America’s economy can’t fully recover without help from its consumers, who are the backbone of the nation’s economic strength. But rising inflation, goods shortages, supply chain issues and rising coronavirus cases have left consumers in a difficult spot.
Consumer spending contributes some two-thirds of America’s gross domestic product, the broadest measure of economic activity. But consumer spending has taken a hit in some parts of the country as the Delta variant spreads.
The Federal Reserve said in a report last week that economic growth “downshifted slightly to a moderate pace” over the summer as worries over the coronavirus caused consumers to dine out and travel less.
In Atlanta, restaurants and retailers had trouble meeting demand because of persistent labor shortages. In Chicago, consumer spending decreased slightly but remained at a high level even as leisure and hospitality companies suffered.
Inflation climbed to a 13-year high over the summer, before moderating in July. But price hikes have hit everything from lumber to used cars, and economists are worried that some consumers suffering from sticker shock may choose to skip purchases. Businesses are struggling with supply chain issues and long lead times, which are pushing up the price of some products even further.
Now schools are reopening and parents are bracing for the possibility that their children may be exposed to the virus in class. Meanwhile, many companies are delaying their return to the office because of Delta. None of that is helping consumer sentiment.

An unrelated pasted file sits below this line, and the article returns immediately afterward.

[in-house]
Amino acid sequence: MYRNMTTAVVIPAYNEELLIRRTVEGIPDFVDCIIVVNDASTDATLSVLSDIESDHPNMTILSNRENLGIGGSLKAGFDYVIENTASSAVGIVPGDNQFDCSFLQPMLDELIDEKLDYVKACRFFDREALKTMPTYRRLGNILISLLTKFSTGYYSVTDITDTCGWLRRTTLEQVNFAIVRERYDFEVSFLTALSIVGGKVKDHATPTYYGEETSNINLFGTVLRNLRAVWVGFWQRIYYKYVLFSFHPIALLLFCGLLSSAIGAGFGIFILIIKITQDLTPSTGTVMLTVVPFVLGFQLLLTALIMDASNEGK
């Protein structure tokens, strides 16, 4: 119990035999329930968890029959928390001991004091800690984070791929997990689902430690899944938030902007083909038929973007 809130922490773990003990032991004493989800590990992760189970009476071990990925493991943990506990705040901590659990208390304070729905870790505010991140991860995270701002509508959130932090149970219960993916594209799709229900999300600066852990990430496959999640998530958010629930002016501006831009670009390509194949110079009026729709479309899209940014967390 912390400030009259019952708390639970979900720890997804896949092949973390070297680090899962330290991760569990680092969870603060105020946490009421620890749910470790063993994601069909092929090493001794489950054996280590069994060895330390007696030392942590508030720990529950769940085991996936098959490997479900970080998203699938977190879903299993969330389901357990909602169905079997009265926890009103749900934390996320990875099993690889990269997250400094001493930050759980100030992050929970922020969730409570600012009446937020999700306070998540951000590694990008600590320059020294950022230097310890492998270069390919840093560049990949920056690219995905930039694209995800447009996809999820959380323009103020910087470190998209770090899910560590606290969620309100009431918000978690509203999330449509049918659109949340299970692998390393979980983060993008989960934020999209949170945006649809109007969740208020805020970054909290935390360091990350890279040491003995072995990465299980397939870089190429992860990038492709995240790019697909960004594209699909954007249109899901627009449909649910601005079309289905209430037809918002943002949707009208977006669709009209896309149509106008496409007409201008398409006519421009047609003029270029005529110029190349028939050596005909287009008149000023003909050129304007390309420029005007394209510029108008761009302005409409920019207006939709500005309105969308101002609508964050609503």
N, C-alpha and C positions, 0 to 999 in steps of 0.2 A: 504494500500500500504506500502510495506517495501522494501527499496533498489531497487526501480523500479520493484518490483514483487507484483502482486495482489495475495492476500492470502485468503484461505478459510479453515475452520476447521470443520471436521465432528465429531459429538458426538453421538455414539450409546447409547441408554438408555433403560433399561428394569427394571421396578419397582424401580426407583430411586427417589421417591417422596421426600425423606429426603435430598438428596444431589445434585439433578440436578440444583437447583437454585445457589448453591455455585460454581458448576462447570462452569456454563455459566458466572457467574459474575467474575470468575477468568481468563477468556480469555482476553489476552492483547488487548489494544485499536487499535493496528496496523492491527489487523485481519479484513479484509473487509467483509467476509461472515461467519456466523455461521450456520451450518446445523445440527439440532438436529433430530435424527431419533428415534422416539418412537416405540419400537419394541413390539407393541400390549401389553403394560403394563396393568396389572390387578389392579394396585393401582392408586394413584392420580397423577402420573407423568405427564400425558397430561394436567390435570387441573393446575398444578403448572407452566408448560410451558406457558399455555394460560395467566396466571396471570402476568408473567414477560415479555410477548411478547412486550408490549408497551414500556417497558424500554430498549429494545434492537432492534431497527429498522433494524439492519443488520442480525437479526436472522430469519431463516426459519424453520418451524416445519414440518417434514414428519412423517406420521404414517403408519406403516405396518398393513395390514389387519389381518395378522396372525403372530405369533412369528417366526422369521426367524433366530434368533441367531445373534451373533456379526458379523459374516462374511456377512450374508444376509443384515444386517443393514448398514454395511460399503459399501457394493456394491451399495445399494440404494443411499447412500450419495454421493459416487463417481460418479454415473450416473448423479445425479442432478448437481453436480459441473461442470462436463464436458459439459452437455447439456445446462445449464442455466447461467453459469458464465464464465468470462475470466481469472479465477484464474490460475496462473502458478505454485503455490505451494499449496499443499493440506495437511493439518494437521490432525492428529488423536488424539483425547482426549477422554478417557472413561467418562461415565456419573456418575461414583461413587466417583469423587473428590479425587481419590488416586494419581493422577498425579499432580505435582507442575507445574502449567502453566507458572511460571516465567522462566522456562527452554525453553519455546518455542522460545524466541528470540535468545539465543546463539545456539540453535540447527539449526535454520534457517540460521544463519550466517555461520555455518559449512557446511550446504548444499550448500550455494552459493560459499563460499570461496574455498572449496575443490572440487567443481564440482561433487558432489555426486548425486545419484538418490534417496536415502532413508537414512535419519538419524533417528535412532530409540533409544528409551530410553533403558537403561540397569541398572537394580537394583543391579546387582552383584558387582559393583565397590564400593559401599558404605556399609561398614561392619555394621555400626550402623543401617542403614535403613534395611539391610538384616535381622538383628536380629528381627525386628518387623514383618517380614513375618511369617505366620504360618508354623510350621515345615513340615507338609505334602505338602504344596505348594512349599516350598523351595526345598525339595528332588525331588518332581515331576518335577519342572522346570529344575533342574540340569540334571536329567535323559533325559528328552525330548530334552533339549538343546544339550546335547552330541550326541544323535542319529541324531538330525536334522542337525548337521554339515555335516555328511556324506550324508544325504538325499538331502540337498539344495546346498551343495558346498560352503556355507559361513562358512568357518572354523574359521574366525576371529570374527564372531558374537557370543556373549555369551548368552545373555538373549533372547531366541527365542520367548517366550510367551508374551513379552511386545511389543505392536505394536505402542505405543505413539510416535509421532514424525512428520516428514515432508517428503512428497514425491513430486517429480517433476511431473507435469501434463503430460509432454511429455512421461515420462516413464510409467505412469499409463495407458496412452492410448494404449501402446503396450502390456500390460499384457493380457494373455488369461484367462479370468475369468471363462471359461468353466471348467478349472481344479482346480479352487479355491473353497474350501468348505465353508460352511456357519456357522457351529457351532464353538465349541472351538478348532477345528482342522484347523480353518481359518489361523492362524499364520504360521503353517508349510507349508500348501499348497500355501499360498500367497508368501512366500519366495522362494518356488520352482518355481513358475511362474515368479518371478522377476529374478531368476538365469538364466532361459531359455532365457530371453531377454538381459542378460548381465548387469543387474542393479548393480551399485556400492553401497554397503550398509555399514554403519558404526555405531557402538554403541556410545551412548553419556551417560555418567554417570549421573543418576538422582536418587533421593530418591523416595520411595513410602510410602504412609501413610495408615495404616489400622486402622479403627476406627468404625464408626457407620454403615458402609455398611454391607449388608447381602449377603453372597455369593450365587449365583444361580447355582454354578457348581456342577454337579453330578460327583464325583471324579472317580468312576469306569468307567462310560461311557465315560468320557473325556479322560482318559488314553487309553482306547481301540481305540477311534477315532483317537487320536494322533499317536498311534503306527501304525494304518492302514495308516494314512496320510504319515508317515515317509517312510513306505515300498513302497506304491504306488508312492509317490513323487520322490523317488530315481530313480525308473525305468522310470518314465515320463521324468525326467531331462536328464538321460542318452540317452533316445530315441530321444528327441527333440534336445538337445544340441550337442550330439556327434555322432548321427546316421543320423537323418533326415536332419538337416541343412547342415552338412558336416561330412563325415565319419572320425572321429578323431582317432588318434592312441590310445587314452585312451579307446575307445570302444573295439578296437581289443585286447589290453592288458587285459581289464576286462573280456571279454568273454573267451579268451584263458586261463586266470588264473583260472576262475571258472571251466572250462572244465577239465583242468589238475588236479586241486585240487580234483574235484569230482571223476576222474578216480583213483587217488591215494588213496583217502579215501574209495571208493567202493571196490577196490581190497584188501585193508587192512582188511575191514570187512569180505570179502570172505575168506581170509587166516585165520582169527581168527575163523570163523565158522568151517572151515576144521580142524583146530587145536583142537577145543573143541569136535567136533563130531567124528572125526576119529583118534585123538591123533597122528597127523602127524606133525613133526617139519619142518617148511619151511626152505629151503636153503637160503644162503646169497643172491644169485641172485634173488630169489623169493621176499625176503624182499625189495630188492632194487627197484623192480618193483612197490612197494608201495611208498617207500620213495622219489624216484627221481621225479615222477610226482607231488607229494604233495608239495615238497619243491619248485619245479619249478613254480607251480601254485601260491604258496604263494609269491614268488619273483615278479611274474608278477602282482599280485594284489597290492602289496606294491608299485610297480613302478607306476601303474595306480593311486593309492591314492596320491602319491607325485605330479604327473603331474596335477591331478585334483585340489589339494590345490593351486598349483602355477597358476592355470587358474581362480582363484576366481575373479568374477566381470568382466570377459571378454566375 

This week’s economic data, including retail sales and inflation, will provide a better sense of how the economy fared in August and how badly the Delta variant has hurt the recovery. The economic comeback might continue at a slower pace for the rest of the year.
Is there a silver lining?
“Going into this summer, the biggest threat to the US economy and financial markets was that the recovery would be so rapid and so strong as to cause the economy to overheat. The speed bumps we have encountered this summer have significantly reduced this risk,” David Kelly, chief global strategist at JPMorgan Funds, wrote in a recent note to clients.
India’s got the next big thing in tech, and it could be worth $1 trillion
More than two decades ago, India began its transformation into a global IT powerhouse, ushering in an era of wealth and job creation never before seen in the country.
Now, Asia’s third largest economy is ready for the next big frontier in tech: Coming up with a new generation of software companies like Zoom or Slack.
Businesses spent an extra $15 billion per week last year on tech as they scrambled to create safe remote working environments, according to a KPMG survey.
SaaS companies provide web-based applications that take care of everything from how secure the software is to how well it performs. Some of the world’s most well-known SaaS companies include Zoom, SAP Concur and Salesforce, the American behemoth that owns workplace messaging app Slack.
India’s software-as-a-service industry could be worth $1 trillion in value by 2030 and create nearly half a million new jobs, according to a recent report compiled by consulting firm McKinsey & Co. and SaaSBoomi, a community of industry leaders.
There are nearly a thousand such companies in India, of which 10 are unicorns, or startups worth at least $1 billion, the report said.
“This can be as big an opportunity as the IT services industry was in the 90s,” said Girish Mathrubootham, CEO of Freshworks, India’s best-known SaaS company.
Monday: OPEC monthly report; Oracle earnings
Tuesday: US CPI; EU industrial production
Wednesday: Energy Information Agency data on US crude inventories
Thursday: US retail sales and unemployment claims
Friday: Consumer sentiment data from the University of Michigan; EU inflation